"Let unity, the greatest good of all goods, be your preoccupation." - St. Ignatius of Antioch (Letter to St. Polycarp)
Thursday, February 12, 2009
Monocausalism and Temporal Nihilism
This is a follow-up to "Monocausalism, Salvation, and Reconciliation".
There is a profound and troubling question that faces any Protestant who believes that man does not participate in his salvation. The question is profound because it goes to the heart of our existence as rational beings. And it is troubling because it threatens to destroy the meaningfulness of our choices and our entire lives here on earth. That question is simply this: "Why are you here?" The question looks innocent enough, but consider the significance of the term 'here.' A question of this sort makes sense only if one could possibly be elsewhere. For this question, the 'elsewhere' denoted is heaven. So the question asks the Protestant why he is here rather than in heaven, given that God is all-powerful and perfectly good and loving.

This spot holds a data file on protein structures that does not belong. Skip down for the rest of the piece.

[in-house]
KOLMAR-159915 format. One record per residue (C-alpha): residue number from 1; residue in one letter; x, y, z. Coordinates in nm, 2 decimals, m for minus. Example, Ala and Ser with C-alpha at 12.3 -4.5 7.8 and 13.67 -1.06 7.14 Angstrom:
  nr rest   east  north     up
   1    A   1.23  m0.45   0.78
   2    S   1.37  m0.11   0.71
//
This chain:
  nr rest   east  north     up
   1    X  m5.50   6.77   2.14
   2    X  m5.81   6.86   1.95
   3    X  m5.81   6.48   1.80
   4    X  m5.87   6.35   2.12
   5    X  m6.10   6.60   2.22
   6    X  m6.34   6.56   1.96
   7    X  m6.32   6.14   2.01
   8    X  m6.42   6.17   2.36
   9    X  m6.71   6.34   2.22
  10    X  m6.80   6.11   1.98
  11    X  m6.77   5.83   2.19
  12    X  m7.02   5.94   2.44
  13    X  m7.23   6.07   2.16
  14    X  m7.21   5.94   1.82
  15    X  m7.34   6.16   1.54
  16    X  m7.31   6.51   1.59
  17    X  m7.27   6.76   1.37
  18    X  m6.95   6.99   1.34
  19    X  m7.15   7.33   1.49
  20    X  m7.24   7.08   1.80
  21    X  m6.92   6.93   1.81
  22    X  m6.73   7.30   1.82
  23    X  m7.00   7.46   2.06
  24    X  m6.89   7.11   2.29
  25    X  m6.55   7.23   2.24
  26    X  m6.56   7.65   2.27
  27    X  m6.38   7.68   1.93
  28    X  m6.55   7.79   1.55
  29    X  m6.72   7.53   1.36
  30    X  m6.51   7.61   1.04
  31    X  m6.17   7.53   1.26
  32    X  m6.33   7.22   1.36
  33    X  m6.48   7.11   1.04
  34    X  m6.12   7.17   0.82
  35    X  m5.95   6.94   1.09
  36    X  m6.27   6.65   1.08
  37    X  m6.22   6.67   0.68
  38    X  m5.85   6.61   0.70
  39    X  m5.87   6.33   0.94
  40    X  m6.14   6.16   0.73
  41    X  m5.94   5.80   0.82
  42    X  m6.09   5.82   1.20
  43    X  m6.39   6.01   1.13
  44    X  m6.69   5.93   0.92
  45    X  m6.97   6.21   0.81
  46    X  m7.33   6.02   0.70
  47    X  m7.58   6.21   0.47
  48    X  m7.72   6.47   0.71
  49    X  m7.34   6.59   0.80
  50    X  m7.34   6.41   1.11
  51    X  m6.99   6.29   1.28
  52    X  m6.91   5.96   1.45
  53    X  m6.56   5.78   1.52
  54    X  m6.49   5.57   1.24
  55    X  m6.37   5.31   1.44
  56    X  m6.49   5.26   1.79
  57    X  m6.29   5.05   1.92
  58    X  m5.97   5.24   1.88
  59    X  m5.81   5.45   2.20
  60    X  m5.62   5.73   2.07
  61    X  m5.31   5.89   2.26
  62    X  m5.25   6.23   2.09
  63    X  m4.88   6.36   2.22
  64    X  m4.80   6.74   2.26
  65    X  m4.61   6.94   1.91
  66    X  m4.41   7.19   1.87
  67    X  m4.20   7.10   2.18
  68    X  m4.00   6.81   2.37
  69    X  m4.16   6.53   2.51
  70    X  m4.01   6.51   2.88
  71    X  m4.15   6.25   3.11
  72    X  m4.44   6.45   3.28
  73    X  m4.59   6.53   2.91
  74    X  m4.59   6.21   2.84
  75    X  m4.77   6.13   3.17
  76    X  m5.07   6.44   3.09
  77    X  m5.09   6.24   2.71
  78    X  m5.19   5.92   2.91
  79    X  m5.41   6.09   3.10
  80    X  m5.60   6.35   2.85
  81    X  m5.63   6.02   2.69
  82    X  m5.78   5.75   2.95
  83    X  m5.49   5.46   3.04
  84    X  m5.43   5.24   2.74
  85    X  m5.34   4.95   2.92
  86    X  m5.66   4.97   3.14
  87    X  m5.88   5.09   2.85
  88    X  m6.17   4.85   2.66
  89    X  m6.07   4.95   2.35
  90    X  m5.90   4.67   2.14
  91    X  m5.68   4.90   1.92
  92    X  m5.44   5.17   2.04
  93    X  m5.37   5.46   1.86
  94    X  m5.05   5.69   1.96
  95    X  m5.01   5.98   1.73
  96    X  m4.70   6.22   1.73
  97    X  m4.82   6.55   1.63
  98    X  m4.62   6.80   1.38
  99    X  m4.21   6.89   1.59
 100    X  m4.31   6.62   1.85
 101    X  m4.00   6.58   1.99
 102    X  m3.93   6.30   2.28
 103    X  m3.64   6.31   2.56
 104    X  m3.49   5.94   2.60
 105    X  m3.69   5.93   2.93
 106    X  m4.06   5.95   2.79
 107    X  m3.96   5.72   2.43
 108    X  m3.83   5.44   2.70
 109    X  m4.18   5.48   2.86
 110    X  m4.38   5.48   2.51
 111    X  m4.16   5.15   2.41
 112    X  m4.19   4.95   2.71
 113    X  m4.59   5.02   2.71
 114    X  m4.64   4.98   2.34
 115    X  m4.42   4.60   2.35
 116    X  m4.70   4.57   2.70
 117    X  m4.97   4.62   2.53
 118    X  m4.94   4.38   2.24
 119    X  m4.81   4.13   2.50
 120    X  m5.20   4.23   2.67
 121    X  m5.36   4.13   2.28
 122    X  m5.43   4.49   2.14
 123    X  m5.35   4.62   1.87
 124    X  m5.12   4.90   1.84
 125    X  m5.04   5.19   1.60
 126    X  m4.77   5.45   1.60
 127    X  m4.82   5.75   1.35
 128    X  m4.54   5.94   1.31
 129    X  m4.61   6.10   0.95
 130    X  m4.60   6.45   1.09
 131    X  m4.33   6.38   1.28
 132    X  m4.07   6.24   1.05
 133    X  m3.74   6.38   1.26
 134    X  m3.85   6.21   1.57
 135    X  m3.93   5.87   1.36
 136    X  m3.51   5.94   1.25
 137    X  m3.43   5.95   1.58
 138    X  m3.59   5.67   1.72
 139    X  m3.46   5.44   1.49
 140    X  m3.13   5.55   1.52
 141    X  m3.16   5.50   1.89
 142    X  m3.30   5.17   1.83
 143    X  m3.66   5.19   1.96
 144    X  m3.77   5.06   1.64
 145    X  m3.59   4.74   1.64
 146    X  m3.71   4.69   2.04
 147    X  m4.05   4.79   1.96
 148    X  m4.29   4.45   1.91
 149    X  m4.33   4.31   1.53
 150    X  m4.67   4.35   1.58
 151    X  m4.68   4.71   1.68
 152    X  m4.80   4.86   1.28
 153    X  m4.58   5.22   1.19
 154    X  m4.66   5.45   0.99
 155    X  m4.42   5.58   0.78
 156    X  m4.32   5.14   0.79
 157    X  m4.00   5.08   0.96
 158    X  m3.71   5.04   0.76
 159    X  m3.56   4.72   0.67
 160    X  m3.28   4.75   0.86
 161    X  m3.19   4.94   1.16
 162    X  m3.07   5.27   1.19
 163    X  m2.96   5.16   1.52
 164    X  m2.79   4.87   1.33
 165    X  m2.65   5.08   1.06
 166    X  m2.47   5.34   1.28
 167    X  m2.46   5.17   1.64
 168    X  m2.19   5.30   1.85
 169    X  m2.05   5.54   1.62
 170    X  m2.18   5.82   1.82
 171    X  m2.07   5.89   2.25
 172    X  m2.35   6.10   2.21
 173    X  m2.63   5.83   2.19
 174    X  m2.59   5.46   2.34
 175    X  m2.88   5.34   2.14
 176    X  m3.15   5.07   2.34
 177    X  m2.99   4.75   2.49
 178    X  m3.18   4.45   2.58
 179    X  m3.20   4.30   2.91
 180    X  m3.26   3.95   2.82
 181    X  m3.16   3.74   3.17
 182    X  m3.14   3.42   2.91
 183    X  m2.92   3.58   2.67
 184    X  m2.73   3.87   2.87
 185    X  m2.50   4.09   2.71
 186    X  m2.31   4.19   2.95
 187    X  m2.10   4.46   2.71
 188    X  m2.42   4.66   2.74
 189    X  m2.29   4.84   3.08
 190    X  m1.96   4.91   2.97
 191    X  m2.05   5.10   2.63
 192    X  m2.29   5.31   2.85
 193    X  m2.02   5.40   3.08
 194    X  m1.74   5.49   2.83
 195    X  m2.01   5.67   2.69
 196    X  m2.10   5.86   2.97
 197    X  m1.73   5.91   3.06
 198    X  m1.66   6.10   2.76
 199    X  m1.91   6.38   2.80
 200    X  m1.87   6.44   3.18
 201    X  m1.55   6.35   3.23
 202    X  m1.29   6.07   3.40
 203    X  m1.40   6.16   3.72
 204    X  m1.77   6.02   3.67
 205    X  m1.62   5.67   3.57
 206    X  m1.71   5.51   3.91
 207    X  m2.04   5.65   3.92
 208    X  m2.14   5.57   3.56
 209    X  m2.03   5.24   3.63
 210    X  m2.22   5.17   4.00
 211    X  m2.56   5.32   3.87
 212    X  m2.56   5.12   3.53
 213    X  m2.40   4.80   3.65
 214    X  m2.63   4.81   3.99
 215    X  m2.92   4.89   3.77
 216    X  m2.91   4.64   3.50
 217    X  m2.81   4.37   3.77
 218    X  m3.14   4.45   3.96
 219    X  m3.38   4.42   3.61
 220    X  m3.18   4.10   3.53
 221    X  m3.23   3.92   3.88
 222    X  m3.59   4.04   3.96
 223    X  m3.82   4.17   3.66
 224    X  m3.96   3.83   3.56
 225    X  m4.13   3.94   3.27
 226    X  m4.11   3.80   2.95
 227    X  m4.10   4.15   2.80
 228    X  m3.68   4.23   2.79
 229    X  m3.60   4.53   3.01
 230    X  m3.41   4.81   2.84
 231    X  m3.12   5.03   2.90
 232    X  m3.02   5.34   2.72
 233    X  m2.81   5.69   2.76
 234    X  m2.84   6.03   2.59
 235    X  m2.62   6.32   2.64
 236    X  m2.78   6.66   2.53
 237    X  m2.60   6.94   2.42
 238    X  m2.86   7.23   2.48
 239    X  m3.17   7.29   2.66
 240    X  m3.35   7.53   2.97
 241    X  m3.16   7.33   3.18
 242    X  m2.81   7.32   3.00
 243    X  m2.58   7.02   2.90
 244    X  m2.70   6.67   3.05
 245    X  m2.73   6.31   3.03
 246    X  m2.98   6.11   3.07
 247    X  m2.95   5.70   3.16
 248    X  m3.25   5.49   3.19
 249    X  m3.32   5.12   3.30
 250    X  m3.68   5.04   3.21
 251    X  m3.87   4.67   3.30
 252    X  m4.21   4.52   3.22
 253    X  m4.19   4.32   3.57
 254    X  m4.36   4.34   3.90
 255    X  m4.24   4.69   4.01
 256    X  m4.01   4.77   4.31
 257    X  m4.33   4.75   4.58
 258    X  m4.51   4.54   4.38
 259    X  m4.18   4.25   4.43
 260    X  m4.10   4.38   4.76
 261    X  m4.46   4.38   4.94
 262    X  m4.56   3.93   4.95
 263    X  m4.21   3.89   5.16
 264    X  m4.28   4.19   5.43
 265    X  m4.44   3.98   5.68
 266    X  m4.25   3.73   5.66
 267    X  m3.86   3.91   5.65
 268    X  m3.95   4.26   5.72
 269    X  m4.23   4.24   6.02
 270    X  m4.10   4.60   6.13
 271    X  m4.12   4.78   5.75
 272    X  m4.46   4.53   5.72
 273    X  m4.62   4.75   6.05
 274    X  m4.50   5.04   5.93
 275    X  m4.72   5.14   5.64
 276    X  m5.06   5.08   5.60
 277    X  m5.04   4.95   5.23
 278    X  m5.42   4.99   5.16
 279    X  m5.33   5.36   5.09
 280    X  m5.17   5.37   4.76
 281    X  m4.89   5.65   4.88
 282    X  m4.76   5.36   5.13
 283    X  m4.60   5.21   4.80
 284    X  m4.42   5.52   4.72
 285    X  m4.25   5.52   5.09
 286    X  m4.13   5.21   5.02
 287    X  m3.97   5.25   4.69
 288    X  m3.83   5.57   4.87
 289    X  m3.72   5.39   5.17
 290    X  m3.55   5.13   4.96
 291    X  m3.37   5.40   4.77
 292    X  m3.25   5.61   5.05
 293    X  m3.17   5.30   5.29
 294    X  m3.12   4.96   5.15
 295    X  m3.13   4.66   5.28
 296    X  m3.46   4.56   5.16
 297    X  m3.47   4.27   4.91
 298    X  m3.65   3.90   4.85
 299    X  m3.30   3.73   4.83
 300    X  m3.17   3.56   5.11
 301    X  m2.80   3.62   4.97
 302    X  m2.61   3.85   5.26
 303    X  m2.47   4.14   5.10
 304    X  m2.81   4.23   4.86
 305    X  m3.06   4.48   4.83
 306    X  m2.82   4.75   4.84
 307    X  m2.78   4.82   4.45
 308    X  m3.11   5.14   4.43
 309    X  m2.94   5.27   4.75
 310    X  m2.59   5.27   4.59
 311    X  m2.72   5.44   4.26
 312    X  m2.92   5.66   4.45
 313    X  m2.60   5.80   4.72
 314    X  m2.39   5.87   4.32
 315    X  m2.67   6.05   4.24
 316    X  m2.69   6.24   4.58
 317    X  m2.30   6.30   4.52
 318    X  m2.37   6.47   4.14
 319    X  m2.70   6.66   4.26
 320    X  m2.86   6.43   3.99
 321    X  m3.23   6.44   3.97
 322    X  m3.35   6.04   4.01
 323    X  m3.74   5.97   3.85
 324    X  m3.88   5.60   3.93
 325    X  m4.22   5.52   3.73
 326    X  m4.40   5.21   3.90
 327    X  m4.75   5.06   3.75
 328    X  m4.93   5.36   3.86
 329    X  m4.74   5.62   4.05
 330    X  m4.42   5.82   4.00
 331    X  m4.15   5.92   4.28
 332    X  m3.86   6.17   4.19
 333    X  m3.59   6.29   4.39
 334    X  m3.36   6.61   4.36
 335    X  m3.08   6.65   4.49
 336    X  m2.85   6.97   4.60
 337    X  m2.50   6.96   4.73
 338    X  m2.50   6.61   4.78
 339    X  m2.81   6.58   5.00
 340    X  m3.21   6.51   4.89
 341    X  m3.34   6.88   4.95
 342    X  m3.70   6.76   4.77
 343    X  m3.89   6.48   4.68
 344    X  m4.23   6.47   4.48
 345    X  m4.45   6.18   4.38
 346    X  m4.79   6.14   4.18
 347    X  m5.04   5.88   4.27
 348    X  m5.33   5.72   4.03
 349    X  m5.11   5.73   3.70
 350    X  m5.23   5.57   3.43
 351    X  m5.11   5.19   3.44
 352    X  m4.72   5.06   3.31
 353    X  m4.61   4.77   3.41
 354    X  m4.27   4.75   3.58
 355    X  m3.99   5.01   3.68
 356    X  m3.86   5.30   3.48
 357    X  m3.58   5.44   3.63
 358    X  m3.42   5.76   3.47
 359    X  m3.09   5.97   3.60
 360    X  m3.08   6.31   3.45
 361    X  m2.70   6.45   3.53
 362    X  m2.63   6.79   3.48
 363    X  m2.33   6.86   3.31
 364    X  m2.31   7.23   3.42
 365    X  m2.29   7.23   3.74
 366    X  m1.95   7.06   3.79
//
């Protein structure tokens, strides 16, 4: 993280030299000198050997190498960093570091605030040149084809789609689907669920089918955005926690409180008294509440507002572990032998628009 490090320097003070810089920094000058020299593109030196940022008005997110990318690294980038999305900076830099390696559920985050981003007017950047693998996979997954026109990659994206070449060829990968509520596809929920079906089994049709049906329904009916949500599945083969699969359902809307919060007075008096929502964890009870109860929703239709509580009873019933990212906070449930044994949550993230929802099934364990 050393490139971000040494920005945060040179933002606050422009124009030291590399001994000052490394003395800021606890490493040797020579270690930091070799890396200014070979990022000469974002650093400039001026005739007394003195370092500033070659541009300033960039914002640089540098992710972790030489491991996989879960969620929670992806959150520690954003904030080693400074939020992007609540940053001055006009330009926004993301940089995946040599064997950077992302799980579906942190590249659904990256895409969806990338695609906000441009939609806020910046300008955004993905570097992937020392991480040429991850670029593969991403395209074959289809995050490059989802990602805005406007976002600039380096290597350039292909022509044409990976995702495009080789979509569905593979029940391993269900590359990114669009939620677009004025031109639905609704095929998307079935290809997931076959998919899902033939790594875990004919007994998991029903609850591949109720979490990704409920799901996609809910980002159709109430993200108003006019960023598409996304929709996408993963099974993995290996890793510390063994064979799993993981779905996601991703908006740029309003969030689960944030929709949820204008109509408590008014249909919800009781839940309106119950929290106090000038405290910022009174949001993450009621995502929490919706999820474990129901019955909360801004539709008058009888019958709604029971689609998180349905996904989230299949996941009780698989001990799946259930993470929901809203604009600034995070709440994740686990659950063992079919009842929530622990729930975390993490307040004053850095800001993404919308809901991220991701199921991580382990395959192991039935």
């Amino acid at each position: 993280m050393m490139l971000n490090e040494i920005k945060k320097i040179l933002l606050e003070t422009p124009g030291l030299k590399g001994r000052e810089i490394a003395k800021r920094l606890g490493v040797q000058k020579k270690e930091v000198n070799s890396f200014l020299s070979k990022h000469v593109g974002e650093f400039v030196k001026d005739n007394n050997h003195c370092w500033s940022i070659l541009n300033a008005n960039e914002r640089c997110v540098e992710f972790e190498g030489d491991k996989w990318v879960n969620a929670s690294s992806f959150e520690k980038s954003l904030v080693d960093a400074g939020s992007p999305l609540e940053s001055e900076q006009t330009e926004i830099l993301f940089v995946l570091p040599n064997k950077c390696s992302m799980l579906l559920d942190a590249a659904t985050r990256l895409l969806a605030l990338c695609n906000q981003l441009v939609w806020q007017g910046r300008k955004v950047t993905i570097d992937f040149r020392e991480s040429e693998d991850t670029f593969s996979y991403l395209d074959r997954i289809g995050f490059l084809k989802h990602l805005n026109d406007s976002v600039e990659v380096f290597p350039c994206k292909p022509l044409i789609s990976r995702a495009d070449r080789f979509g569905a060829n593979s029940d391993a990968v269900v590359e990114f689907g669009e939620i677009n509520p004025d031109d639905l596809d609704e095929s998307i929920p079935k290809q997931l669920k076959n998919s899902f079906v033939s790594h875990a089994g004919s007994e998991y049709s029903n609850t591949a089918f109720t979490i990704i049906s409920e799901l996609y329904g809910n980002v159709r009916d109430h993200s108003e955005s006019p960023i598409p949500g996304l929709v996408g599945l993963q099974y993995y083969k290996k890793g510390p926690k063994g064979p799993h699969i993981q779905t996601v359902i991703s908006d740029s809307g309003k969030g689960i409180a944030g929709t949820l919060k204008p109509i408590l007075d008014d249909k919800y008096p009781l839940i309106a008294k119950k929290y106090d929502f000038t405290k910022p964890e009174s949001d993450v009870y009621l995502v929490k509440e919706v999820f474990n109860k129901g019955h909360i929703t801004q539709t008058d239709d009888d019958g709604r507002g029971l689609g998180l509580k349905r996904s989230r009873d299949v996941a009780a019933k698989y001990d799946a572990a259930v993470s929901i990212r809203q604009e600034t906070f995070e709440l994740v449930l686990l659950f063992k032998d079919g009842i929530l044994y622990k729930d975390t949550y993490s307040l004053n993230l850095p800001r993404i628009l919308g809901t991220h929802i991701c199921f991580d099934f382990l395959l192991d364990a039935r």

The Protestant might first consider whether the answer to this question is that God has a plan for his life, even a wonderful plan. But he sees that this answer will not do, because what could be more wonderful than being with God in heaven? It simply backs up the question: Why are you here in the midst of this wonderful plan for your life, rather than in heaven?
He might next consider whether the answer is that God needs to sanctify him. But he sees that this answer also does not work, because he believes that God can (and will) sanctify him instantaneously, since he believes that Christians who die not yet fully sanctified (i.e. all Christians) do not need to go through purgatory, but are at that very moment instantly and completely sanctified so that they can see God. (Matthew 5:8, Heb 12:14) Nor does he need to be here on earth to thank or glorify God, since he can do those things just as well in heaven. He does not believe that our ability to thank and glorify God decreases when we go from this life to heaven. Nor does he need to please God by his good works here on earth, because he believes that God has been fully pleased by the perfect work of Christ. The perfection and sufficiency of Christ's work on his behalf mean that God is already as pleased with him as He will ever be. Not only that, but he believes that in this life sinful imperfection taints his every thought, word, and deed, and that "there is no sin so small, but it deserves damnation." (WCF XV.4) So he believes that in his every thought, word, and deed in this life, he is continually doing what deserves eternal damnation.